“I realized her story is as much a story of the landscape as it is of book study,” Atkinson says

Three years in a row on March 15, he visited the approximate location of the Duston homestead, now Haverhill conservation land. “It still looks a lot like it did in 1697,” he says. “Because of the tree cover, there was always snow on the ground where they would have taken her from her house and marched her along Little River. She would have been walking in snow.”

He rode his mountain bike, skied, or hiked over the approximate territory the settlers and their captors crossed as they moved north. Twice he canoed the icy Merrimack in New Hampshire to see the escape through Duston’s eyes.

The result is an account written with a novel’s vivid immediacy and detail, a pulse-quickening and sometimes gruesome account of the horrors Duston endured—and those she inflicted.

Atkinson doesn’t go easy on the leaders of the British Protestant settlers, and he’s even harder on the Quebec-based French Catholics led by Count Frontenac, who used native Americans as proxies in their struggle for hegemony over the New World in King William’s War.

“The fact that colonial authorities on both the English and French sides, including the government, military, and religious leaders, were a remarkably vain, conniving, greedy and thin-skinned lot, further complicated what was a thorny situation to begin with,” he writes.

Atkinson says he has heard from tribal leaders who dispute the accounts of brutality that Duston says she suffered and consider her a murderer unworthy of her heroic reputation.

“My thoughts about it continue to evolve,” Atkinson says. “When I first started, I thought she was totally justified, because they murdered her infant. I’m a parent. If somebody attacks my kid, I have to fight back.”

But he started thinking more and more about Duston’s story from the Indian point of view. “Is she a prototypical feminist? She’s unique as a female who fought back. But is she also a paradigm for the genocide that’s to come? Because she doesn’t kill just her oppressor, she kills the women and children,” he says.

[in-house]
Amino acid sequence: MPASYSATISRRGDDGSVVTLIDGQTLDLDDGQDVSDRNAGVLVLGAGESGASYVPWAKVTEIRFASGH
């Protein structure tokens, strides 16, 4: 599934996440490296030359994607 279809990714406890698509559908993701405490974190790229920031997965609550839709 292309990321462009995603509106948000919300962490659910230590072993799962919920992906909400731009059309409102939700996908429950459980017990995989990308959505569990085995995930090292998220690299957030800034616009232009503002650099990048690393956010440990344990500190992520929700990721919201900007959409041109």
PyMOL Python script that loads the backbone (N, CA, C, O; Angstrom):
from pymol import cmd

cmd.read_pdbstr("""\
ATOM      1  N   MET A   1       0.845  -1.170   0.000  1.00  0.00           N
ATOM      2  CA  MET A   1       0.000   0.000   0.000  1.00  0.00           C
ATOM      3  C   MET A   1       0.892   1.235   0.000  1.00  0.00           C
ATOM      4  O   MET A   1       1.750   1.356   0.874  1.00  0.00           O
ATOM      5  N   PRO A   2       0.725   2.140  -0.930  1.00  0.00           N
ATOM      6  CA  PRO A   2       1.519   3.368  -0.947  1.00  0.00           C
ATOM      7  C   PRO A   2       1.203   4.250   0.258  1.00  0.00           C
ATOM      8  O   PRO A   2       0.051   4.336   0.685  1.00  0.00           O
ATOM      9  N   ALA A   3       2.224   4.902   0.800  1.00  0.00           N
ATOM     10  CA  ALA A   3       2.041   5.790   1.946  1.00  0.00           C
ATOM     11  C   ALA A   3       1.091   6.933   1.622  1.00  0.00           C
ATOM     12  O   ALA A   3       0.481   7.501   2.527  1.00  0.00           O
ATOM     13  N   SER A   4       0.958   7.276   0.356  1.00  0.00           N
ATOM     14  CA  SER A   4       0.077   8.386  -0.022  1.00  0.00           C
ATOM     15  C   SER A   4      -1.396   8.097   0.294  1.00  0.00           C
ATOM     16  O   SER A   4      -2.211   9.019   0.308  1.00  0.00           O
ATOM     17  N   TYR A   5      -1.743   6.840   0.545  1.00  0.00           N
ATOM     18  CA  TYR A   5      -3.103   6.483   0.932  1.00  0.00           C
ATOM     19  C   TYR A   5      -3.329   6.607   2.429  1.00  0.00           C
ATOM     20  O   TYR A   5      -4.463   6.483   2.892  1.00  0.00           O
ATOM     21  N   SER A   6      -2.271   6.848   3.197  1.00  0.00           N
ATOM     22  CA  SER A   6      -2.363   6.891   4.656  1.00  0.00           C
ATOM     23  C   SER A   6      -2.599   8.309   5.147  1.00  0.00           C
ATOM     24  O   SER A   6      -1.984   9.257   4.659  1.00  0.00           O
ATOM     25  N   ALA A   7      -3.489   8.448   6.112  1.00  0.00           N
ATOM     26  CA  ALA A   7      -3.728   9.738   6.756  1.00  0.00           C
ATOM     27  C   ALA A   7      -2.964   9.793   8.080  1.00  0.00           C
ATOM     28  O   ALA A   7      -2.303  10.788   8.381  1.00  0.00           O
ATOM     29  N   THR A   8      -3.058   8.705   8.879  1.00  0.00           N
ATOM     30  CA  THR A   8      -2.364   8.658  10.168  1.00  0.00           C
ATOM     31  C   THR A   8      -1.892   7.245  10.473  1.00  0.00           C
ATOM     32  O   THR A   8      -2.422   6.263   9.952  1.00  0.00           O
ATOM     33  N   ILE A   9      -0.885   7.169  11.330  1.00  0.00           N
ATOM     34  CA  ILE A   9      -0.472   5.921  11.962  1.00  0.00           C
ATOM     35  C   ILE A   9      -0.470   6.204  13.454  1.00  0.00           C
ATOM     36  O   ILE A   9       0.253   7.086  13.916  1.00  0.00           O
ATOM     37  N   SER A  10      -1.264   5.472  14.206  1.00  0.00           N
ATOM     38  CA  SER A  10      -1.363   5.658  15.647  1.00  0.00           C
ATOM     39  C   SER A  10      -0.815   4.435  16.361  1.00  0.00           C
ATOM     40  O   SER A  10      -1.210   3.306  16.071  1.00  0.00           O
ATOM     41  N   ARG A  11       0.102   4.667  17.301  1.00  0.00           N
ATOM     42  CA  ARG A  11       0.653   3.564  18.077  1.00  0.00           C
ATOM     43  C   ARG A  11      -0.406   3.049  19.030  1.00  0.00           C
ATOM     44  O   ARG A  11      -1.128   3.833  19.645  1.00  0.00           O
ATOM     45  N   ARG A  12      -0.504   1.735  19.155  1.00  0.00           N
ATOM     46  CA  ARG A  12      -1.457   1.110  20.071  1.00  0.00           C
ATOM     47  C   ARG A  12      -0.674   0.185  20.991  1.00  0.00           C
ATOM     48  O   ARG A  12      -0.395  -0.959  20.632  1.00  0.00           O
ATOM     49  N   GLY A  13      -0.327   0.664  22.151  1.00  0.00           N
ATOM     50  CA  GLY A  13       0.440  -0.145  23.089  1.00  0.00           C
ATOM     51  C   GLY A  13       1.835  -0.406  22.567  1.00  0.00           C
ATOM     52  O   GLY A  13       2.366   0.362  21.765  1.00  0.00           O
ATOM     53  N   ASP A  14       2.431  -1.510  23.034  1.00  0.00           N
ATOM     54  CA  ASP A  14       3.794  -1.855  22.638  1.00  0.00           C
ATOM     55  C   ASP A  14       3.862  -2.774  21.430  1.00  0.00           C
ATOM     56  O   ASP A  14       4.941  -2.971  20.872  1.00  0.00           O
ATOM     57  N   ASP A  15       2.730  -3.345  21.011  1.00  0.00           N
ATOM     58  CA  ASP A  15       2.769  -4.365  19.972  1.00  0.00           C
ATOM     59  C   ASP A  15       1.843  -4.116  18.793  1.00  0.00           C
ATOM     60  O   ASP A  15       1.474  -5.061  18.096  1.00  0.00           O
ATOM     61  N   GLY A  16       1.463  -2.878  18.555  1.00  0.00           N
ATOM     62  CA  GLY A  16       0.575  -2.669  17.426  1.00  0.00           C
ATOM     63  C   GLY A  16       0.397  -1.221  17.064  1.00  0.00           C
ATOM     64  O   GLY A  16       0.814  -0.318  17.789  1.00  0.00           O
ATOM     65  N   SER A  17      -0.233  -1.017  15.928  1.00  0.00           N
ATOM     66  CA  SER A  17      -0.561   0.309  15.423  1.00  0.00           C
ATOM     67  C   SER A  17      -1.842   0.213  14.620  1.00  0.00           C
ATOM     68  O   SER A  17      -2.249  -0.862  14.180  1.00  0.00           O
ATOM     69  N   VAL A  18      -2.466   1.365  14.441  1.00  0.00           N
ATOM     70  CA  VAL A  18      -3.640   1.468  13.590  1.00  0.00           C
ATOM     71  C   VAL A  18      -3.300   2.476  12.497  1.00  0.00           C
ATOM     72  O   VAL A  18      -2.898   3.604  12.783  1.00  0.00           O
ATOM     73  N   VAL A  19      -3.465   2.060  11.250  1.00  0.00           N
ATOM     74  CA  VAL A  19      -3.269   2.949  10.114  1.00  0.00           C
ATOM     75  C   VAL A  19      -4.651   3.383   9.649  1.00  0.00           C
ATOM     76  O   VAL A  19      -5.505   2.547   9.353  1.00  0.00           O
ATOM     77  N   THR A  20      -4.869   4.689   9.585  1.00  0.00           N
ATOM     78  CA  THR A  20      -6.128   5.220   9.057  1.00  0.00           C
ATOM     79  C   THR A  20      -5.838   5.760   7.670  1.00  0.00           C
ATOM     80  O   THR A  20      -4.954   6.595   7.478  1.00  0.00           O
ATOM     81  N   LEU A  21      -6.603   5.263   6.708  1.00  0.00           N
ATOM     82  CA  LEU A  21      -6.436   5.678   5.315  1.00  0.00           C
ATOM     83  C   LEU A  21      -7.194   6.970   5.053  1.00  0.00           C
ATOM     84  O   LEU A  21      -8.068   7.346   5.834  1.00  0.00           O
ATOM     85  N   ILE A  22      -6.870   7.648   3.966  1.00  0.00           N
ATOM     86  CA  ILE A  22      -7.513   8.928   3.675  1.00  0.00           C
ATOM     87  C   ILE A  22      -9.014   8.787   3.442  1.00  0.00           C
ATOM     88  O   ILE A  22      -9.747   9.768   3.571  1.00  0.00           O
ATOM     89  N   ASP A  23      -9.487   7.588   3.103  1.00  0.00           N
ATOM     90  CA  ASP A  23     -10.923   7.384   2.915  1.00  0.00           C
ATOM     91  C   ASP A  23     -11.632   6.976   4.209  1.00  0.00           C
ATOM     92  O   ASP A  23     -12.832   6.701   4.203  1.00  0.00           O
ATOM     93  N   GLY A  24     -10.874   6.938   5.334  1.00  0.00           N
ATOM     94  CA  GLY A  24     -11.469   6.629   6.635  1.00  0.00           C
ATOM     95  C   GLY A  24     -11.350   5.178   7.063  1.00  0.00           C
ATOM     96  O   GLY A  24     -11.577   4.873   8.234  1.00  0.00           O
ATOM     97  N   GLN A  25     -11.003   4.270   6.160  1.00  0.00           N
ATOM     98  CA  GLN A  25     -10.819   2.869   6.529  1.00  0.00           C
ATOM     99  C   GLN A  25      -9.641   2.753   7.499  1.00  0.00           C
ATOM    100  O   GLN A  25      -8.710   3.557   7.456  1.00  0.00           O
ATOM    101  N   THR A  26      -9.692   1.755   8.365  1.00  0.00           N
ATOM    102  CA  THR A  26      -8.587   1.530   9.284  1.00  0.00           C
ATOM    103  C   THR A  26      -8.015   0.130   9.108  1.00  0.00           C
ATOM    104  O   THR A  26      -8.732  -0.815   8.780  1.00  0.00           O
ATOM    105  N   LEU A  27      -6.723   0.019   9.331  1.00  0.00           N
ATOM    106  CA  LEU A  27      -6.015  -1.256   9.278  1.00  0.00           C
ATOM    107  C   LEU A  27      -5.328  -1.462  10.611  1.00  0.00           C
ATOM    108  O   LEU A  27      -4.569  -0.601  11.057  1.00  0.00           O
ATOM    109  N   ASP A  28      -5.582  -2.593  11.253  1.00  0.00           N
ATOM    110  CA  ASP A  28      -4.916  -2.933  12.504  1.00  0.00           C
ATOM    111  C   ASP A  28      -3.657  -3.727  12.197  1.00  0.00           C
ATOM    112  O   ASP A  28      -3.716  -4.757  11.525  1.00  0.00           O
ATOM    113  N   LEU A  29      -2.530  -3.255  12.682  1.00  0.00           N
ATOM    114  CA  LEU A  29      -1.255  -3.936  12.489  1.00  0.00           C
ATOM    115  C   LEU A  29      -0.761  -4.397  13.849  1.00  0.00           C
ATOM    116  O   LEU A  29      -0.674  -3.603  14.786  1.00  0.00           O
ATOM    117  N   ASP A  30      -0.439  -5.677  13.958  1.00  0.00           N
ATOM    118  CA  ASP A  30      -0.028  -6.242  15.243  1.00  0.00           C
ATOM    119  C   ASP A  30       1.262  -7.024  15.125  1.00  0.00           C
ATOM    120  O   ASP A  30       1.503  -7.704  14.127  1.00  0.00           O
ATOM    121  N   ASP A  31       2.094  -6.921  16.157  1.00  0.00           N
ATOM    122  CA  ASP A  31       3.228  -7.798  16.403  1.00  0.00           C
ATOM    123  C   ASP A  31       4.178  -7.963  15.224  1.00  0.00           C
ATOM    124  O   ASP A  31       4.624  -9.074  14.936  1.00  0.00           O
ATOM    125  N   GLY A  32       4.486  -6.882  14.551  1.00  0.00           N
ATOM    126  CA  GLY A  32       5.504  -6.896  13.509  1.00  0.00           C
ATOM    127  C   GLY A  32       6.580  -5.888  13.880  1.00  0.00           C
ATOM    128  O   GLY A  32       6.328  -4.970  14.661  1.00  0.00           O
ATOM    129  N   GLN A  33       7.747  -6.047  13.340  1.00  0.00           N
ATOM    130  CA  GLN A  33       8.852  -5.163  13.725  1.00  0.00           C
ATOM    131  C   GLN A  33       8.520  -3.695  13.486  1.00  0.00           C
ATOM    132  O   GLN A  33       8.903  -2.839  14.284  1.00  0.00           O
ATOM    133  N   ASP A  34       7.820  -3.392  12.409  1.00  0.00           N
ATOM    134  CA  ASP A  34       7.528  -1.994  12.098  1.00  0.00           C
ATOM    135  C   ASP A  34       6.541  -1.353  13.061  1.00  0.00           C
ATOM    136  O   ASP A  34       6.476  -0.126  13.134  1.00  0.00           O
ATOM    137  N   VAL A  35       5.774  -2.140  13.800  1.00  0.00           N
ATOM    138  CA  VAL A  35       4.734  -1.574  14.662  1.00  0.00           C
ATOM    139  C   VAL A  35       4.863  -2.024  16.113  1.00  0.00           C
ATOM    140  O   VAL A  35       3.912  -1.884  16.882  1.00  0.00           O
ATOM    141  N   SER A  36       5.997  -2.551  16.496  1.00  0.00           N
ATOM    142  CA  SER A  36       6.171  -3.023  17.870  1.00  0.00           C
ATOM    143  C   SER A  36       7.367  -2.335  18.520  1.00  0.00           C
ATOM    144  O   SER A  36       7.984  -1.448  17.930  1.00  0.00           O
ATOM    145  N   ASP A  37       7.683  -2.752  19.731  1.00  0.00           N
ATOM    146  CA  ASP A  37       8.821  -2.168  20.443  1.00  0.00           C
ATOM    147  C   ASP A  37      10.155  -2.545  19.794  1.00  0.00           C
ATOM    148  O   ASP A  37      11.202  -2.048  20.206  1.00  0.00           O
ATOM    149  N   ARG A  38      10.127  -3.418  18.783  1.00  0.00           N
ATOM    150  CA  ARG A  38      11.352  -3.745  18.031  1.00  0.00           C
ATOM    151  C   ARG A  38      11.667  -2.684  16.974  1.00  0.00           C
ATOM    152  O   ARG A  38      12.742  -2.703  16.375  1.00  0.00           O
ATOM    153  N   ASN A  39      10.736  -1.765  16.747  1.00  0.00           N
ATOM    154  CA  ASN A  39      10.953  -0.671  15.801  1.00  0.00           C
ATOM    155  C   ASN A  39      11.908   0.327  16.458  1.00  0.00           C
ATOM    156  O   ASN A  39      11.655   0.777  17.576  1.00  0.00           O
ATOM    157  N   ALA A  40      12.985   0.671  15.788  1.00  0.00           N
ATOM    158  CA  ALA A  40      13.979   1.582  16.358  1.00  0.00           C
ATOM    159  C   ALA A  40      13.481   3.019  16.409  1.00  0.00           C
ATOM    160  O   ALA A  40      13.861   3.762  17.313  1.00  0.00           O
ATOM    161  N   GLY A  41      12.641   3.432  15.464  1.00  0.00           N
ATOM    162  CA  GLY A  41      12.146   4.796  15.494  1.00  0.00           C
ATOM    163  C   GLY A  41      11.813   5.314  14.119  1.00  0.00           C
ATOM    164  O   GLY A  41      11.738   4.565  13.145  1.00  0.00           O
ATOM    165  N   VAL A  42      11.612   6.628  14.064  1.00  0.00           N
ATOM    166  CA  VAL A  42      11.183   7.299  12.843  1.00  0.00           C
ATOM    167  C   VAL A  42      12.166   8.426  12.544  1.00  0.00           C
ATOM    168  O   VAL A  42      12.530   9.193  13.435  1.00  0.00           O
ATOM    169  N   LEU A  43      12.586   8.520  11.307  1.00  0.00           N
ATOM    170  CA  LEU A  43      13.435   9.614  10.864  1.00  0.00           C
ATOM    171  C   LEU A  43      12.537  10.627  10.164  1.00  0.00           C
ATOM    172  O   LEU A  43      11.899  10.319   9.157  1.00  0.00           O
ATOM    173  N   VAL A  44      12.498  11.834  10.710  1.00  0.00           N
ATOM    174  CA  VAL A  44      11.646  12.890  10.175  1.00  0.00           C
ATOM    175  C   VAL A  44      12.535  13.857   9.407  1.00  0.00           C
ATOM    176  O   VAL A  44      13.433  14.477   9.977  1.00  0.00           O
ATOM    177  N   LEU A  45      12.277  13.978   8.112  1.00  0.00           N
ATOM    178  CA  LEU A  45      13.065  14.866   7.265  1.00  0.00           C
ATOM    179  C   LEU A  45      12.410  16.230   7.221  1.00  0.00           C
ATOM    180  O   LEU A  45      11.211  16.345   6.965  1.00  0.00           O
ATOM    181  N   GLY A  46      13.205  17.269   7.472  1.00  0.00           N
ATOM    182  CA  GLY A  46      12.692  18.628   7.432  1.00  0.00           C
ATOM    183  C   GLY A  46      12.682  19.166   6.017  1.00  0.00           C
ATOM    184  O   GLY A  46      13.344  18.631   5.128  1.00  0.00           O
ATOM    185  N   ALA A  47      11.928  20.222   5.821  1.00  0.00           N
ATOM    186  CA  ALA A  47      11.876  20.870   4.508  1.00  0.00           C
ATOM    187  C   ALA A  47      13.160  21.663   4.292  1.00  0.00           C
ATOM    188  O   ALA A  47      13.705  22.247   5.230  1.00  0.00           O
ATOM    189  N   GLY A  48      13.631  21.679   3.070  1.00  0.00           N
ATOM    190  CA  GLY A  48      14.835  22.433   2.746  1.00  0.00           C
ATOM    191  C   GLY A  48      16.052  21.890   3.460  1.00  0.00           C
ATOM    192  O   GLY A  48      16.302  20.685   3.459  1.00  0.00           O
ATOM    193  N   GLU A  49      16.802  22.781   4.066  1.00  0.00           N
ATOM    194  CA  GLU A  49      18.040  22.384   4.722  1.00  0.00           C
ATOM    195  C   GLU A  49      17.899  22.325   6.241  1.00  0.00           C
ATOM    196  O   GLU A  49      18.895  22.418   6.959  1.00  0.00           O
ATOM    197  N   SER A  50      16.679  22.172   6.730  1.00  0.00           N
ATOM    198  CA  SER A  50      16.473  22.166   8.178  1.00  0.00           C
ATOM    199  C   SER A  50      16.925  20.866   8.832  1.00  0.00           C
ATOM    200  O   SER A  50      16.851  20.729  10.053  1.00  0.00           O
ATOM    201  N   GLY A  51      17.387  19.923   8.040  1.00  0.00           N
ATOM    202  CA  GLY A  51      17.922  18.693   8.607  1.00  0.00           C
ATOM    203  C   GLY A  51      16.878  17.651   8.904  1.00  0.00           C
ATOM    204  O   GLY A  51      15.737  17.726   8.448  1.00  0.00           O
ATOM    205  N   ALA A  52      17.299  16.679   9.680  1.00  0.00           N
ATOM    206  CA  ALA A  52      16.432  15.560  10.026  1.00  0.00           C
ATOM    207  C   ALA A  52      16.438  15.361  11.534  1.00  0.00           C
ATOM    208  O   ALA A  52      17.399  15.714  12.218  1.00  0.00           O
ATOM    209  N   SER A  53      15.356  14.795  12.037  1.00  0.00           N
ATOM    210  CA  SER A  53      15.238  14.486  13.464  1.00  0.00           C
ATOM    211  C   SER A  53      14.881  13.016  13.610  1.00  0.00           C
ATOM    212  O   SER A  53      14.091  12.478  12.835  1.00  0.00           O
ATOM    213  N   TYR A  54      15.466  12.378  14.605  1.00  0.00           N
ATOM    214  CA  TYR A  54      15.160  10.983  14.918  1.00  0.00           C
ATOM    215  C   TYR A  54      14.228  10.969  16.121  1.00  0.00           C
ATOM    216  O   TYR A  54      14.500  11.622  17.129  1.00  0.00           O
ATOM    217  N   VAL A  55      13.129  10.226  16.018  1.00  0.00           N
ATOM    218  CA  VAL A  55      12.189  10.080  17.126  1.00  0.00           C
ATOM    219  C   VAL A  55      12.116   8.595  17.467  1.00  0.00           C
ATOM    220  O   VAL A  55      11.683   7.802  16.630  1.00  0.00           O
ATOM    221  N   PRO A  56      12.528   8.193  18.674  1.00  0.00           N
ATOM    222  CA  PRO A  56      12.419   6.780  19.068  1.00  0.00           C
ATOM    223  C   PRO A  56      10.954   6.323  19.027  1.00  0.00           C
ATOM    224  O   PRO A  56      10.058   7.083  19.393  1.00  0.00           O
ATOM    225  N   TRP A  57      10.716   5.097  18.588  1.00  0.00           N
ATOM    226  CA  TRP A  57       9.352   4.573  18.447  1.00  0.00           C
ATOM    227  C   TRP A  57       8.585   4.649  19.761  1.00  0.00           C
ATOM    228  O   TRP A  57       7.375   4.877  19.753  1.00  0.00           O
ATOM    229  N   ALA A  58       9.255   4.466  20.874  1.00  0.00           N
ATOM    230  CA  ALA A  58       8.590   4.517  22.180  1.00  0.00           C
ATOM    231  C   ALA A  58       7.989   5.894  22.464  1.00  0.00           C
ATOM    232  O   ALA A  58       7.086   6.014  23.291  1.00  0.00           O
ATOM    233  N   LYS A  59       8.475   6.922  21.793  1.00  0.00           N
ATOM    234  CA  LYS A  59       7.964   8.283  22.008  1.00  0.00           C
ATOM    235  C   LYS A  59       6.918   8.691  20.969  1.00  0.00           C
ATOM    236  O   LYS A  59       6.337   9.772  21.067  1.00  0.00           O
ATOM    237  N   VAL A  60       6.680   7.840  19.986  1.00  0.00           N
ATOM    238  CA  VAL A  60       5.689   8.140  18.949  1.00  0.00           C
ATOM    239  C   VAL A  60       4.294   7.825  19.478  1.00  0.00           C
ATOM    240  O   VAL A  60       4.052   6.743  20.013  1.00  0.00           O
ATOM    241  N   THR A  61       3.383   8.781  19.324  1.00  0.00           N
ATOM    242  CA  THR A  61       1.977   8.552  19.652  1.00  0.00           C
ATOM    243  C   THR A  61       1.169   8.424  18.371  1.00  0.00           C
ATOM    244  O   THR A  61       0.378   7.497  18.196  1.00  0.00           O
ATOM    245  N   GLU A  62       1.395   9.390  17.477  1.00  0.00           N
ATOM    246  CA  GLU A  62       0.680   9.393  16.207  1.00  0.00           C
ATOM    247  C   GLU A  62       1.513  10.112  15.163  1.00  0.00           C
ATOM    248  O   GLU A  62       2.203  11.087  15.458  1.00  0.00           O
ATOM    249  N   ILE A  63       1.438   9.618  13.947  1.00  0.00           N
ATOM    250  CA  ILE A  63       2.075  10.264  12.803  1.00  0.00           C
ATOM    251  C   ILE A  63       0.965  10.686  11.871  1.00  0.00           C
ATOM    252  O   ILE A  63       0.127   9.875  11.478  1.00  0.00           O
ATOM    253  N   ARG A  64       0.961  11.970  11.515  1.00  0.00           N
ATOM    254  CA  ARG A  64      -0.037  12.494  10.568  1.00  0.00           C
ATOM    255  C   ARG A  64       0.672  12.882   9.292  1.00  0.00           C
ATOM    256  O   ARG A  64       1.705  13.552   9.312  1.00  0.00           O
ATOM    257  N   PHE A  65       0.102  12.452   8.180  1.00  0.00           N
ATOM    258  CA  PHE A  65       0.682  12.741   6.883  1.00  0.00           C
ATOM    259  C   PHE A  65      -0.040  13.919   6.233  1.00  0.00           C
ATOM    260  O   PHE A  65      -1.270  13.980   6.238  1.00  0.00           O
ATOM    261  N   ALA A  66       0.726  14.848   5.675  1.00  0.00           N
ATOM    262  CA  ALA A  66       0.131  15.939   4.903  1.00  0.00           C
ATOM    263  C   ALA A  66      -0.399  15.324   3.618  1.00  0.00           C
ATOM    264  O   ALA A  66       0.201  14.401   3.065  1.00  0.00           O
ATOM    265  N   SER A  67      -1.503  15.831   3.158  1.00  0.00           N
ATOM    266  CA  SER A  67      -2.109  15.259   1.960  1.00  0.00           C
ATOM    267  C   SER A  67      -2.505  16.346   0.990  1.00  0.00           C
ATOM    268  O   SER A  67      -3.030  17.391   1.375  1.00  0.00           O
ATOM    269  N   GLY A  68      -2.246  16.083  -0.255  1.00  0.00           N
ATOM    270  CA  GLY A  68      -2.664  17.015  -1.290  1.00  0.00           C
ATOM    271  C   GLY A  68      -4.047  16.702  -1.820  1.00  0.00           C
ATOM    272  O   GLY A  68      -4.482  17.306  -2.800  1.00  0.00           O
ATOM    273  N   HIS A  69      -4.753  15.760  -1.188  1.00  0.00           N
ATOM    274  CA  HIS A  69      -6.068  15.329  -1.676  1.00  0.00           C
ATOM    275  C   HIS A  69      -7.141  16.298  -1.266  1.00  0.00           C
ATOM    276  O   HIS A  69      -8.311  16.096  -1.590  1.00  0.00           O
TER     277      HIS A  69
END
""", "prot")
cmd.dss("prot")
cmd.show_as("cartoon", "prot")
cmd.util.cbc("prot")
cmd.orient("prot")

“It was ugly, it was a bloodbath,” he says. “I started to feel more sympathy for the Abenaki.”

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Revenge Makes the First Colonial Heroine

  • Joel Brown

    Staff Writer

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    Joel Brown is a staff writer at BU Today and Bostonia magazine. He’s written more than 700 stories for the Boston Globe and has also written for the Boston Herald and the Greenfield Recorder. Profile

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There is 1 comment on Revenge Makes the First Colonial Heroine

  1. While an intriguing, I’m not sure “It’s hard for us to imagine now, but Haverhill was the end of the world,” and “First Heroine” square with Mary Rowlandson’s earlier capture narrative occurring many miles to the west in 1676. Mary’s 1682 booklet was widely read, including by Cotton Mather, and remains the protypical American capture narrative contributing to the tales opf Hawthorn, etc. – I suppose the fact that Mary was ransomed for 20 pounds instead of rewarded with 50 pounds makes a difference in her “heroine” status.